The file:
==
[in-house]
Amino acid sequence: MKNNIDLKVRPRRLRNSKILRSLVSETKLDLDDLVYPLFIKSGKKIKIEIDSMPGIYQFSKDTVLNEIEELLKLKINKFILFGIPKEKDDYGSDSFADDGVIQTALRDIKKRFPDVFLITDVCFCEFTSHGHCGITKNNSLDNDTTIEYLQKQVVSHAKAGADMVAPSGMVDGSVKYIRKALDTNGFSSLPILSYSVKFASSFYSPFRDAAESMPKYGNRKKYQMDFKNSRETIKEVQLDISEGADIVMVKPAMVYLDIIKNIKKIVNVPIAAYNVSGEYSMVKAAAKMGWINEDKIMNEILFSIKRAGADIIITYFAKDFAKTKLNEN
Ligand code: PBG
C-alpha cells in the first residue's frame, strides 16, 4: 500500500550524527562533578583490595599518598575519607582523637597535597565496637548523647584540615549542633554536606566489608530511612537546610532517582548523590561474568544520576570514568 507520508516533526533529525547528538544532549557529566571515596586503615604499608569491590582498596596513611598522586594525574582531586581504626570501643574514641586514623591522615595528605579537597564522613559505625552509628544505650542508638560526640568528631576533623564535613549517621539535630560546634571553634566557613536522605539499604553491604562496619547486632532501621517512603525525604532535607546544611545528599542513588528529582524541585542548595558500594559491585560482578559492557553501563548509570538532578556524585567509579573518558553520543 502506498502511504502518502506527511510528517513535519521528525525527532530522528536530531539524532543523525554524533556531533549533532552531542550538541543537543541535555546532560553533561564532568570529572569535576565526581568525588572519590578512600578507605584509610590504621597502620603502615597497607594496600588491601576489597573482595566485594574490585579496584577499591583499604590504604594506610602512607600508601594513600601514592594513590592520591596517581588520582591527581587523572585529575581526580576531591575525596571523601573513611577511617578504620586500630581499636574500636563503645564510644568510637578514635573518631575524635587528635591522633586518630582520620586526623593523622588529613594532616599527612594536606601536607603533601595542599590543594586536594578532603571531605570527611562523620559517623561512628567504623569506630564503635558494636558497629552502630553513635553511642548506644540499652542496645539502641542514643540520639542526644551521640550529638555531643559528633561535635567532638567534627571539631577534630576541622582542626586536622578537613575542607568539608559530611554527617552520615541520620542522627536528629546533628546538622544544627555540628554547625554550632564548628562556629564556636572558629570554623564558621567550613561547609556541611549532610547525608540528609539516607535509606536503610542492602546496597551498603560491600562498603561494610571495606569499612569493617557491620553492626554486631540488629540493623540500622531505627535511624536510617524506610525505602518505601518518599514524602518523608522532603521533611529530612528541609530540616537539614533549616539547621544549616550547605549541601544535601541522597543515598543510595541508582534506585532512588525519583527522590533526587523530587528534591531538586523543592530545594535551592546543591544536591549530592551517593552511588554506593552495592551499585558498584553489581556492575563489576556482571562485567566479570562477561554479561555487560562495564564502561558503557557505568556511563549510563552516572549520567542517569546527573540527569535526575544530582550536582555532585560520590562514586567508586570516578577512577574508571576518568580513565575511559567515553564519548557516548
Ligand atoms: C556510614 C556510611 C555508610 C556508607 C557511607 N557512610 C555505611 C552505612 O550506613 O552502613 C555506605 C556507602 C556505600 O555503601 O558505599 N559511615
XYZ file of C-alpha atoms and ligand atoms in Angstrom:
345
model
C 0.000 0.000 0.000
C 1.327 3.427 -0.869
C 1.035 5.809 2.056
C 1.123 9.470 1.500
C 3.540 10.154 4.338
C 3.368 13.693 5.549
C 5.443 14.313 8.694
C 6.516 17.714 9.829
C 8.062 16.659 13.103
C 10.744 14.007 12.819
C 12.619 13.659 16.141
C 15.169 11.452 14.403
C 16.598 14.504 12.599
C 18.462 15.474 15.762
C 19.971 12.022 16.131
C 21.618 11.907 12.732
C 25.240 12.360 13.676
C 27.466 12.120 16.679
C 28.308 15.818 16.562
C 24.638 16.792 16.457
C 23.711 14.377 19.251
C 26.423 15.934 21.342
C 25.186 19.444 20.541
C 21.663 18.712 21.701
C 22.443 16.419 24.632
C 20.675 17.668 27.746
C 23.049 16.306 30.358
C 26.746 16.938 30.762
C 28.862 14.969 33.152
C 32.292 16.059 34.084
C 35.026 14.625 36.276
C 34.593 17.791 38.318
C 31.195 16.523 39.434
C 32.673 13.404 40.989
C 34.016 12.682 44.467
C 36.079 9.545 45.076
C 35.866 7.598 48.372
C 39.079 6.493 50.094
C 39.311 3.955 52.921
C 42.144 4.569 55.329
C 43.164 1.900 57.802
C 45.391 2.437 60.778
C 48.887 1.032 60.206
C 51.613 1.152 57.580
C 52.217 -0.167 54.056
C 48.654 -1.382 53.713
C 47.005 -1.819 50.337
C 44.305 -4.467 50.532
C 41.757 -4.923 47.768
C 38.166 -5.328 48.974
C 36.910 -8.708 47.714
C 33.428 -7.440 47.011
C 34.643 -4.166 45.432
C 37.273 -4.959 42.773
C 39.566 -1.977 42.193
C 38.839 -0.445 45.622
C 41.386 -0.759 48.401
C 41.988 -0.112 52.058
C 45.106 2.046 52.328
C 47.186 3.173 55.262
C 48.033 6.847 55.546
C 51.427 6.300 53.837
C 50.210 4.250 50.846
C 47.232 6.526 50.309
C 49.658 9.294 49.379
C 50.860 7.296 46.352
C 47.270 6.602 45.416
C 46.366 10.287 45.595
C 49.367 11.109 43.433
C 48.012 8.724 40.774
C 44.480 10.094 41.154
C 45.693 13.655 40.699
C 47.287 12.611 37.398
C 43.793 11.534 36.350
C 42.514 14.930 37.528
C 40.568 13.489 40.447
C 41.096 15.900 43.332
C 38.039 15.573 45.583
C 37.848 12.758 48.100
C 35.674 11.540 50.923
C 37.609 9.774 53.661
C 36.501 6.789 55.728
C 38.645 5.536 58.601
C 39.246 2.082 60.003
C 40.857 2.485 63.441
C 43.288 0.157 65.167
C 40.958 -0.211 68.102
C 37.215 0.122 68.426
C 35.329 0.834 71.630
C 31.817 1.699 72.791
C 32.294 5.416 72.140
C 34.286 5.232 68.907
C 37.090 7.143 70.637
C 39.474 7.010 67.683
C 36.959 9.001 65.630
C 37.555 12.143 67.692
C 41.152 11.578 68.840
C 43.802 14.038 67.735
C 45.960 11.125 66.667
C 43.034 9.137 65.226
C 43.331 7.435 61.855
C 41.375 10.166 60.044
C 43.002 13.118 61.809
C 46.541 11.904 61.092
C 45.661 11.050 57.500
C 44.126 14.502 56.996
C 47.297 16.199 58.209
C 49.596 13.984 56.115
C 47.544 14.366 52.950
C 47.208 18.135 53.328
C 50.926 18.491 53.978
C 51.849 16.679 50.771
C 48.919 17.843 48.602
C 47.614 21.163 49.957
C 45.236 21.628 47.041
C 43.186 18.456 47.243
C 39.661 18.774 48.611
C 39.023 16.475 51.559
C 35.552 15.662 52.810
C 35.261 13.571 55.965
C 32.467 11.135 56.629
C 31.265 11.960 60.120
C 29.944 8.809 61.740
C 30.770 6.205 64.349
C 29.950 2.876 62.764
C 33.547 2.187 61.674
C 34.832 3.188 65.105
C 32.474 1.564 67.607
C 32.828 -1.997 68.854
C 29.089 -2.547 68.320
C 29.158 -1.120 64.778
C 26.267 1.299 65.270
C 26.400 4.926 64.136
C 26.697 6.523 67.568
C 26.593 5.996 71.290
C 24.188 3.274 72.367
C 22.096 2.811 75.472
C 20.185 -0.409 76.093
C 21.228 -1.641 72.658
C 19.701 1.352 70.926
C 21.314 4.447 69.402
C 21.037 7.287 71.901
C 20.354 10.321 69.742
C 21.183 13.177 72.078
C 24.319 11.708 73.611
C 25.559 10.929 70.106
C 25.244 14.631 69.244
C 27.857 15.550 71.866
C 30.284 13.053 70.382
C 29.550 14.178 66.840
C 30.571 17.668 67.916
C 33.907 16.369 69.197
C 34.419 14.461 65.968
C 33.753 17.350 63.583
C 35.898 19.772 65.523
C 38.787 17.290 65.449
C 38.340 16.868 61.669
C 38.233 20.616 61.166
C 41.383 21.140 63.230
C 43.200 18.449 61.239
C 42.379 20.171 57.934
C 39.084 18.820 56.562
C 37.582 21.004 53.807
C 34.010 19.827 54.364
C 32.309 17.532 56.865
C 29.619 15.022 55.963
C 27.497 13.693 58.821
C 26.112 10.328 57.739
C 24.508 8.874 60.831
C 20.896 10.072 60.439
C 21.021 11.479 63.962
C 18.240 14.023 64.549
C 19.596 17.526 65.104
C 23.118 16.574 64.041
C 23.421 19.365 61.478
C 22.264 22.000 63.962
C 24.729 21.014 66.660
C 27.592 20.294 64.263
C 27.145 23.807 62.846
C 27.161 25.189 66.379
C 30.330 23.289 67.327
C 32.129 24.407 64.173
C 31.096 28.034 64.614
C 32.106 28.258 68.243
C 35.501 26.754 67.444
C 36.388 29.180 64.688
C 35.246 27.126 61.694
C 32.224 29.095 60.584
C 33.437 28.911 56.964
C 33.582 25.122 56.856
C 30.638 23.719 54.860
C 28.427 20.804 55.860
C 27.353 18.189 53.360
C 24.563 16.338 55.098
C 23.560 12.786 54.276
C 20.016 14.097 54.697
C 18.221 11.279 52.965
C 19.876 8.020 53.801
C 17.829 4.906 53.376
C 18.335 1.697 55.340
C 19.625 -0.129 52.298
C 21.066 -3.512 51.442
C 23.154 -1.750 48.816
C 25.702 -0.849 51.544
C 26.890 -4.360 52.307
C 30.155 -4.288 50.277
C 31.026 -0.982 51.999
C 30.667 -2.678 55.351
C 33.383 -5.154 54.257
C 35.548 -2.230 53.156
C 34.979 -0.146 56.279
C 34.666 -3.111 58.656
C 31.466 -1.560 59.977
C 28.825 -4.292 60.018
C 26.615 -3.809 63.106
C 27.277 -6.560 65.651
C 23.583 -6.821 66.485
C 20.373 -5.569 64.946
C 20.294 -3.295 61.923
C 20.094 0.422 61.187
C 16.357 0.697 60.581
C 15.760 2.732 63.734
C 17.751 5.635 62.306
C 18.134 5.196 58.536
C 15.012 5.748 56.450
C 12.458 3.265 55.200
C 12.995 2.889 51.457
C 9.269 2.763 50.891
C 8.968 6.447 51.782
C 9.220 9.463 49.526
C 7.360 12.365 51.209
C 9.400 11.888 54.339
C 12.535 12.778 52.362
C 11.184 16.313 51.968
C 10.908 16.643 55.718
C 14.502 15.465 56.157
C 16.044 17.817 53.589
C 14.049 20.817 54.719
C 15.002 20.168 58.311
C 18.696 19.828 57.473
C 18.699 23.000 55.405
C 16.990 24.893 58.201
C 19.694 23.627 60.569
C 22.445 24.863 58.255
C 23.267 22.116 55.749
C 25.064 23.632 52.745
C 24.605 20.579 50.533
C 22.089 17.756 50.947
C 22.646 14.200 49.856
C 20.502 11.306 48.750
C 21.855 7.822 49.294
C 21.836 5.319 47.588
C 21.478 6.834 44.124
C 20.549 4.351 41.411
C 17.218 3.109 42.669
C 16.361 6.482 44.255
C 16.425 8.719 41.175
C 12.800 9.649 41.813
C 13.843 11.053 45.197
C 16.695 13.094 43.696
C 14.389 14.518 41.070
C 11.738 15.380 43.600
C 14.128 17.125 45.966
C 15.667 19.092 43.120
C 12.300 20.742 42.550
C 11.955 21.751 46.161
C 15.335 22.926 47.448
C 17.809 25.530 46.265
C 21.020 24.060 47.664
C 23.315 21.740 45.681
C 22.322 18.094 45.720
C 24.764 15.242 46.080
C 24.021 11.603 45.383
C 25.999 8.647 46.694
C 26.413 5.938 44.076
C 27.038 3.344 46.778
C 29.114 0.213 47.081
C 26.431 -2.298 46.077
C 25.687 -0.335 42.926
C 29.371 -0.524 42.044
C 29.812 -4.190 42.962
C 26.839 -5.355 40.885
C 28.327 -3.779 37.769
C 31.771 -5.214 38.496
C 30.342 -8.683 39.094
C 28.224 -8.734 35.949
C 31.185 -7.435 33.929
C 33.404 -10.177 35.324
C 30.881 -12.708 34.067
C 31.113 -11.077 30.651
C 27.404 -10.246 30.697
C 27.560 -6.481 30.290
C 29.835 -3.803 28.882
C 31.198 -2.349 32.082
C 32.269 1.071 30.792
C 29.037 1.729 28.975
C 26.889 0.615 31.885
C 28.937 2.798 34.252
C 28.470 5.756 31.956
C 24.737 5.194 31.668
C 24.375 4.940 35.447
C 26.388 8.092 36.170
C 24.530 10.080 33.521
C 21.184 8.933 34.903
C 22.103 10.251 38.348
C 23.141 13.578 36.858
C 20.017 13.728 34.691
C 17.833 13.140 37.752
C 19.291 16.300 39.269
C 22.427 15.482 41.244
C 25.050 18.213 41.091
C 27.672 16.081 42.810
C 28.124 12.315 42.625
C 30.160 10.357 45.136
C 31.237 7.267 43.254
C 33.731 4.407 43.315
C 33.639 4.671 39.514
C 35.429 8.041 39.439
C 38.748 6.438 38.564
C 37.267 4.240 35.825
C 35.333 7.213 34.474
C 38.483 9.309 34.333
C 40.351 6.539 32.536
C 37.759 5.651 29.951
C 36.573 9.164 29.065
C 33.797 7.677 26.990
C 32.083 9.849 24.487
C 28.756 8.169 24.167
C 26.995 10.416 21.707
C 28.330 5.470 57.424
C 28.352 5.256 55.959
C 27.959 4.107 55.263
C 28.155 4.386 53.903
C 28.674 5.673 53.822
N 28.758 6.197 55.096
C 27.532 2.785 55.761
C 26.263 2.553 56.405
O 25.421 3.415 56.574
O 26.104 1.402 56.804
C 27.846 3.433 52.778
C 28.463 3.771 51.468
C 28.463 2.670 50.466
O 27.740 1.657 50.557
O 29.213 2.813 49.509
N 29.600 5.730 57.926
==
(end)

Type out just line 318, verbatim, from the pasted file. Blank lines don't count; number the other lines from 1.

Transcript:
C 22.427 15.482 41.244